Last time, I shared tips on preparing your design for your web developer. That’s a very important step—but what about the stuff that happens before that? Long before design ever happens, you’ll need to gather information from your client. If you’re adding web design to your list of offerings (either by doing it yourself or by partnering with a designer/developer like me), it’s important to gain a super-deep understanding of what the client wants and expects. And the best way to do this? Lots of questions that scratch beyond the surface!
Make sure your creative brief is webified by including these 5 questions.
1. Who are your competitors?
Sometimes clients tell me, “I don’t have any because I’m so different.” But the truth is—we all have competitors. Let’s deconstruct. If people are going to buy something from somebody else, and it’s something similar—who will they get it from? As you might know, this can be hard information to acquire. But pinpointing competitors is simply the best way to stand apart. And like I said before, everyone has competitors. So, once we have a few competitors in mind, we can look at their sites and figure out how to provide an even more awesome web experience.
2. What other brands inspire you?
Maybe they’re competitors, maybe they’re not—but we all draw inspiration from certain brands. Certain elements of the brand make us feel connected, excited! It’s our job to help clients pinpoint the root of the inspiration.
3. What does that mean to you?
When we were discussing inspirational brands, a prospect told me, “I love Apple. They’re all about innovation and technology. I want to be like that.” I could take this broad statement to mean a thousand different things. We have to dig. What does innovation mean? Get specific. Keep digging. Be annoying if needed. It will be worth it in the end.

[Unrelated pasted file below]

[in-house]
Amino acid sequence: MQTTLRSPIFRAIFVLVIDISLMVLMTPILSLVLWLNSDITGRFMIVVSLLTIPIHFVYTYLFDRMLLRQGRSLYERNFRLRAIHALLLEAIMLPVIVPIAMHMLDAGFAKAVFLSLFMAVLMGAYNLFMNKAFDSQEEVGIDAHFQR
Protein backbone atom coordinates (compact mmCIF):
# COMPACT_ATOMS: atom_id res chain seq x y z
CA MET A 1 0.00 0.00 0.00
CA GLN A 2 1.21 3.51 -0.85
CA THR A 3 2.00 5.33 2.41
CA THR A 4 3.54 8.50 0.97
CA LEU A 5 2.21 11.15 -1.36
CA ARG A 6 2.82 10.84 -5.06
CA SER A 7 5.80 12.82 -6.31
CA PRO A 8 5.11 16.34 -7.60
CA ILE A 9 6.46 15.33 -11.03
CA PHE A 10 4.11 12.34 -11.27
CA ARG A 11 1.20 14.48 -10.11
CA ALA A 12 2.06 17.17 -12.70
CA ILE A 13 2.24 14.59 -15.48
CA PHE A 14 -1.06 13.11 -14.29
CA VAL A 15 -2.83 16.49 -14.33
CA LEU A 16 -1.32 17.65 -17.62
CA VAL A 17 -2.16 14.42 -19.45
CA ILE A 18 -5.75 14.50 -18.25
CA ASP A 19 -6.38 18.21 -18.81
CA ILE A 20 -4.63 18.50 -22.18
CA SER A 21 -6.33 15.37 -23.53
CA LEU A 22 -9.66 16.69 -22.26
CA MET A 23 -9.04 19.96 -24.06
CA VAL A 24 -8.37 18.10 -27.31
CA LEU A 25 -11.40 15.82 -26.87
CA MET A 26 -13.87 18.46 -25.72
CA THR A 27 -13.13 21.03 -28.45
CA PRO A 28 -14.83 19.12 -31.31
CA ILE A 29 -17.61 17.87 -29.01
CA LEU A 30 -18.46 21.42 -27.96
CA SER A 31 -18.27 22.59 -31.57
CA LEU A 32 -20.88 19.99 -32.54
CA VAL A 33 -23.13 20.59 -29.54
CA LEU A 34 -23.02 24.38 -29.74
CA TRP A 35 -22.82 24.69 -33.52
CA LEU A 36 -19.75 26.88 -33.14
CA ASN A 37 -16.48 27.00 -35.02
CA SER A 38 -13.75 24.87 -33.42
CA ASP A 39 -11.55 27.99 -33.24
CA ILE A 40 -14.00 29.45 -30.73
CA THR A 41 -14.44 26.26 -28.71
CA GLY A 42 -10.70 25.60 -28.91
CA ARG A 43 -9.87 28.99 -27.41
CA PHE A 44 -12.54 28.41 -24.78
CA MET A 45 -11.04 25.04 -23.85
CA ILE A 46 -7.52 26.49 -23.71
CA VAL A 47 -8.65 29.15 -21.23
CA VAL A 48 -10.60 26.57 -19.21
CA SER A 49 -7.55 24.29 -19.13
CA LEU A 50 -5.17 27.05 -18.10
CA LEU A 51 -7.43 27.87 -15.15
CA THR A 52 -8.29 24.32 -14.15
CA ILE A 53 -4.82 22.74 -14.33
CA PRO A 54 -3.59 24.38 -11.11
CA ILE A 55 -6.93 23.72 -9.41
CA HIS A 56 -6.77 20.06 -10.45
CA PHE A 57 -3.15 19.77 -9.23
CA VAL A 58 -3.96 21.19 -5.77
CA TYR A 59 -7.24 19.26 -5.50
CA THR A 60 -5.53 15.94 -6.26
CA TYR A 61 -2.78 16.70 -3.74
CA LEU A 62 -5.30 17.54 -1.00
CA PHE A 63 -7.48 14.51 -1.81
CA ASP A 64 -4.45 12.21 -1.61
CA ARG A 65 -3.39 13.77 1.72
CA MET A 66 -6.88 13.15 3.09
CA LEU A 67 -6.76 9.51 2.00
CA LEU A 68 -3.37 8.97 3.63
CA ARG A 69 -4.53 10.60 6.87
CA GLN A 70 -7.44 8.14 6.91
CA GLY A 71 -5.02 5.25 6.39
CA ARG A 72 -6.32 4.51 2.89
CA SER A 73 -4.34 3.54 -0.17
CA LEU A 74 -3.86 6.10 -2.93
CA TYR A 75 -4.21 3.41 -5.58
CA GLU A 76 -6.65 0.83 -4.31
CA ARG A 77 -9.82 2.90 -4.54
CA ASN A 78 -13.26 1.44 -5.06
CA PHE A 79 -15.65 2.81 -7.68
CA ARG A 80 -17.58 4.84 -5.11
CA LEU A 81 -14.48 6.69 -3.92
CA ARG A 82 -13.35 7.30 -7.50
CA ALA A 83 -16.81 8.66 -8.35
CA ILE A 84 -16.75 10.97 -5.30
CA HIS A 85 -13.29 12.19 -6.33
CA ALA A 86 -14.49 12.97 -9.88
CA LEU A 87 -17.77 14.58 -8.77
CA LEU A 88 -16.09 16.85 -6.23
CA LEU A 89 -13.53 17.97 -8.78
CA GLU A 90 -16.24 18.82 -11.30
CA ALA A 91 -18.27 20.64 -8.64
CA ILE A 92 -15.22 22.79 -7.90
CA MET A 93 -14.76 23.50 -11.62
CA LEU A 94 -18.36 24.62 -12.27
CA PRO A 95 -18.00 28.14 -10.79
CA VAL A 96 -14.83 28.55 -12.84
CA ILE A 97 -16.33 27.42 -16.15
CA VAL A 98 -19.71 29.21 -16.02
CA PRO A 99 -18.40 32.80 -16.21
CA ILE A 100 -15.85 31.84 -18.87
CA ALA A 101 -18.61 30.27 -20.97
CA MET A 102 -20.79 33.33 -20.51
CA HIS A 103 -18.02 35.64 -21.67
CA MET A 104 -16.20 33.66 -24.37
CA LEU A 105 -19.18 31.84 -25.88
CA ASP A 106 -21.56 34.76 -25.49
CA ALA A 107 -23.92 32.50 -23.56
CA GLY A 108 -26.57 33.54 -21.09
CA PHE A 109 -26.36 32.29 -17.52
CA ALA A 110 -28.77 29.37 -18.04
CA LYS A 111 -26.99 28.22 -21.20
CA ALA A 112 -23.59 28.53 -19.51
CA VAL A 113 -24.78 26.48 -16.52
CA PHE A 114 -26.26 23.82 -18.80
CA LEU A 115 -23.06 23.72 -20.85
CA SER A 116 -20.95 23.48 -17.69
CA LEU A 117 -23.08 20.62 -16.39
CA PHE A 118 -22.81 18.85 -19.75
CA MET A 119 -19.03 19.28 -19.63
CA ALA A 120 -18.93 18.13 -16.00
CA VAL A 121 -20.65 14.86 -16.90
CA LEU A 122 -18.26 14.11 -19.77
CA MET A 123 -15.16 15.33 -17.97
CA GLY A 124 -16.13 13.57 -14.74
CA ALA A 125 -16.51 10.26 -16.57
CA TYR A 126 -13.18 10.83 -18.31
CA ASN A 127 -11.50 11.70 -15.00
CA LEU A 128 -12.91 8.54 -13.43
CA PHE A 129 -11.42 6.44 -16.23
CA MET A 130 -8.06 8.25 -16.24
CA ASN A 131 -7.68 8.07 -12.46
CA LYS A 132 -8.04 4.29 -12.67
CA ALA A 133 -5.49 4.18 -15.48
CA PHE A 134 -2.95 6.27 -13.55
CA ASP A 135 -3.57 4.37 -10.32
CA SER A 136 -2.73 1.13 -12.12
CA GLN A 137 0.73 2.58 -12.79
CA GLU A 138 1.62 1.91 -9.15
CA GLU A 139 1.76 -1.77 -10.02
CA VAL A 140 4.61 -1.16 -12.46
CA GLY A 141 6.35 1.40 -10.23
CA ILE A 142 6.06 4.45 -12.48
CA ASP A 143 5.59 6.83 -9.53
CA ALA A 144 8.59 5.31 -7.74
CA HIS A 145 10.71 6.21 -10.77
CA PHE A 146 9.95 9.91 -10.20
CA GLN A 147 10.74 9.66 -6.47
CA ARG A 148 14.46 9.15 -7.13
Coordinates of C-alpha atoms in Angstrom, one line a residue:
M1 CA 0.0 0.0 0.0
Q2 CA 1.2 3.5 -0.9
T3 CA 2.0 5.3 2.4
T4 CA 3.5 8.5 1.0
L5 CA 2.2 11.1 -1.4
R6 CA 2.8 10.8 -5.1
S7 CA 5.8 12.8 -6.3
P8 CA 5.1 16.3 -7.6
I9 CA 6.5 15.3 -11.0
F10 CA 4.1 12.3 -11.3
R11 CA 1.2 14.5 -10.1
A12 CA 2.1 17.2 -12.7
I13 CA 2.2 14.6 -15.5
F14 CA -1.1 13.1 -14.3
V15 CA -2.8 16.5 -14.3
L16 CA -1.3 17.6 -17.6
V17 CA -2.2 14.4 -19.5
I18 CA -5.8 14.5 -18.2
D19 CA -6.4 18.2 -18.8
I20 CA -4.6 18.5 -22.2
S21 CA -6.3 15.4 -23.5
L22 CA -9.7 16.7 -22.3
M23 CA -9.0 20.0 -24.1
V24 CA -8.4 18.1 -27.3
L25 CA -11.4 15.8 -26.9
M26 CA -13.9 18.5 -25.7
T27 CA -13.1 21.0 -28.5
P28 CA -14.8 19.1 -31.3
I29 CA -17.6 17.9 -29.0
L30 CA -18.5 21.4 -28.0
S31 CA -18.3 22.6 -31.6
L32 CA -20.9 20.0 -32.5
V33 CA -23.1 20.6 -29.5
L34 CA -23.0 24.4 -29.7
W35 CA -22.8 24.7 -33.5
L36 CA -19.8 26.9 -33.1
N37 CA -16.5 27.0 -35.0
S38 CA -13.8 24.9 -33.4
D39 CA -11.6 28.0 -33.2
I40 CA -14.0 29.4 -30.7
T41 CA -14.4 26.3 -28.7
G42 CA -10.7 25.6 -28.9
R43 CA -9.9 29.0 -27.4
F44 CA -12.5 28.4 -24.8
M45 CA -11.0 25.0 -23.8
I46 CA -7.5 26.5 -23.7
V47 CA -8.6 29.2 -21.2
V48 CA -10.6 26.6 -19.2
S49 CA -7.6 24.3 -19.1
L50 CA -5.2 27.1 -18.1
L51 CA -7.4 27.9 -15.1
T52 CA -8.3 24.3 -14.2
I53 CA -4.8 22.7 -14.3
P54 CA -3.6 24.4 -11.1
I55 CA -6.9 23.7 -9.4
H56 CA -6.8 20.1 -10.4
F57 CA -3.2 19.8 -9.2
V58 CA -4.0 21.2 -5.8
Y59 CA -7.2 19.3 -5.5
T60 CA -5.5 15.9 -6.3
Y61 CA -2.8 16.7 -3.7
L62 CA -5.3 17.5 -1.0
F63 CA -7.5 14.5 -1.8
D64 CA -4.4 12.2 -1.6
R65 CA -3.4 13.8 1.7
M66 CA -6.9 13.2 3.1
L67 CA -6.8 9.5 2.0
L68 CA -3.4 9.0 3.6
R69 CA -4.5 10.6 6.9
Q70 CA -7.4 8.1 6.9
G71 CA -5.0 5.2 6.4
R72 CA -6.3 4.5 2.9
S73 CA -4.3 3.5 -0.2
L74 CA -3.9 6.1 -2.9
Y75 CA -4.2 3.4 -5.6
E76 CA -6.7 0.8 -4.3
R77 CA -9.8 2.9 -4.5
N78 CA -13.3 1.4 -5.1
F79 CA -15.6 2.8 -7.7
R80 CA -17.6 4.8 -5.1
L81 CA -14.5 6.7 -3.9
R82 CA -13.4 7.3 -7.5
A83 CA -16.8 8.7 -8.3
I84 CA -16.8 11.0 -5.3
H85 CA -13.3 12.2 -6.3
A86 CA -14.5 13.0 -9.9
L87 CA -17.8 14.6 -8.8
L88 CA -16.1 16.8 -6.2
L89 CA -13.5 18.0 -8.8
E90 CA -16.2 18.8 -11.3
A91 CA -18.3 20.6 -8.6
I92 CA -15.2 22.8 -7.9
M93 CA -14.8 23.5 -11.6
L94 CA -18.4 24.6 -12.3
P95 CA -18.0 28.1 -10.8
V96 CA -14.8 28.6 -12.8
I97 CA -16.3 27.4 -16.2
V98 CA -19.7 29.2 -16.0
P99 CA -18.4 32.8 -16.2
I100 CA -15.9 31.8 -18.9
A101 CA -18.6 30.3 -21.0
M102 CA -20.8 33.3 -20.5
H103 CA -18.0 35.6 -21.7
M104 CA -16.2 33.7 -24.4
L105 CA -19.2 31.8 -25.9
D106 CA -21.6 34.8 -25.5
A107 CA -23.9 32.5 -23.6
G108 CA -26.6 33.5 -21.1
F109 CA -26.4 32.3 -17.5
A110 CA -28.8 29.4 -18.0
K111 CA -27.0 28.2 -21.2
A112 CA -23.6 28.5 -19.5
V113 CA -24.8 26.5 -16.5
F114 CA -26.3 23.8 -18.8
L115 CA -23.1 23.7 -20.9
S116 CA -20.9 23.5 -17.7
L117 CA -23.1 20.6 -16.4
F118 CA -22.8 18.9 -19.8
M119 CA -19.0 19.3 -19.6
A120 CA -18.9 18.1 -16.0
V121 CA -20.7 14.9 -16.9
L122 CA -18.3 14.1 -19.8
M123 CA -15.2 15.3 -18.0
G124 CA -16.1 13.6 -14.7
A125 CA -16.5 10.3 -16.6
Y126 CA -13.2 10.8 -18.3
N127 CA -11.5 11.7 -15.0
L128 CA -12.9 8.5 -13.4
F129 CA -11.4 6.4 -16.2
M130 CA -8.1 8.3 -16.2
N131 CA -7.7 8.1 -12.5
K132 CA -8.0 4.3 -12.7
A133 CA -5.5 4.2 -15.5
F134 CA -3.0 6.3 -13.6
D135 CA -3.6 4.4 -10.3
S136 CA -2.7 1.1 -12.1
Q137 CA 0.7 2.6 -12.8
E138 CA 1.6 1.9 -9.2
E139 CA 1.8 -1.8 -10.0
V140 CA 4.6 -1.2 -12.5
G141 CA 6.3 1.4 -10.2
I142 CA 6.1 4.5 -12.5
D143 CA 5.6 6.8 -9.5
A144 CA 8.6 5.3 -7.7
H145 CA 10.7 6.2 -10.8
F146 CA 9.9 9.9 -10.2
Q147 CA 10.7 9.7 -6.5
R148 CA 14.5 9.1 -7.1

4. What are some concrete examples?
If you’re designing a very specific brochure for a company, it can be hard to find relevant, tangible examples. When it comes to web design, websites are so accessible! There are literally millions of good examples. If you’re doing a site for a gym that targets women, look at the same type of website from other gyms in the area. Compare apples to apples. And not just any apples—but great apples! My favorite places to find kick-ass web design examples: awwwards!
5. What do you hate?
You already know I loathe sliders on the home page. Maybe it’s the color yellow, polka dots, or candy corn, but your client hates something. Whether it’s related to design or functionality, it matters. And it’s better to find out early in the process.
A few online creative brief examples
Simply put, questions lead to conversations that produce killer websites. Every question we ask is a sort of litmus test—so we know what a client is judging our work against. You can start using questions before the creative brief even happens as I do in my contact page questionnaire. I use it to gather information before I ever chat with a prospect. Once we decide to work together, I use this online project questionnaire as the creative brief throughout a website project.
And, remember, you don’t have to do it all alone. (I have partners for everything!) If you’d like to talk about partnering with me to handle your web design/development, give me a shout.
2 thoughts on “Website creative briefs: 5 things to pry about”
I’ll try this..
Great questions for creative briefs. It’s a red flag if they don’t answer the ones where they have to dig deeper. Okay, will try nagging. :-))
“I have partners for everything” Such as? Do you work with copywriters or write your own blogs, or?